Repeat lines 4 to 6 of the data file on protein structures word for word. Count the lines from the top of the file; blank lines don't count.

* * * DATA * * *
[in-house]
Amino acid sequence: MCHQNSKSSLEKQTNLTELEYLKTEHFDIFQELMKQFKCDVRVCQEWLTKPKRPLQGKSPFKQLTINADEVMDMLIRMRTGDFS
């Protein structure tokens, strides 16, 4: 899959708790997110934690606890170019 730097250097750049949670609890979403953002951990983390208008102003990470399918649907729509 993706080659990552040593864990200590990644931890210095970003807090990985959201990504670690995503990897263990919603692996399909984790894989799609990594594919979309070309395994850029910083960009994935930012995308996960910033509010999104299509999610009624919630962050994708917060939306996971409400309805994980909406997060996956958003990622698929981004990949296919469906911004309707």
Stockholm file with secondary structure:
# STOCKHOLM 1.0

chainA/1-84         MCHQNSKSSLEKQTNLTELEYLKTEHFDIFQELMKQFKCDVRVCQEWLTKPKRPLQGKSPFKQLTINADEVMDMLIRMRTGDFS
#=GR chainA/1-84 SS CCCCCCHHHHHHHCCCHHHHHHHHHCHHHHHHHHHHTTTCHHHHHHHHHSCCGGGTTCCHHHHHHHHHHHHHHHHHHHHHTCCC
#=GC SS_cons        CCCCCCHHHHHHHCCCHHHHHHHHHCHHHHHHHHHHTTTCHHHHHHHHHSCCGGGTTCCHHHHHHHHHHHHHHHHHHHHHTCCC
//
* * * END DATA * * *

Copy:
Stockholm file with secondary structure:
# STOCKHOLM 1.0

chainA/1-84         MCHQNSKSSLEKQTNLTELEYLKTEHFDIFQELMKQFKCDVRVCQEWLTKPKRPLQGKSPFKQLTINADEVMDMLIRMRTGDFS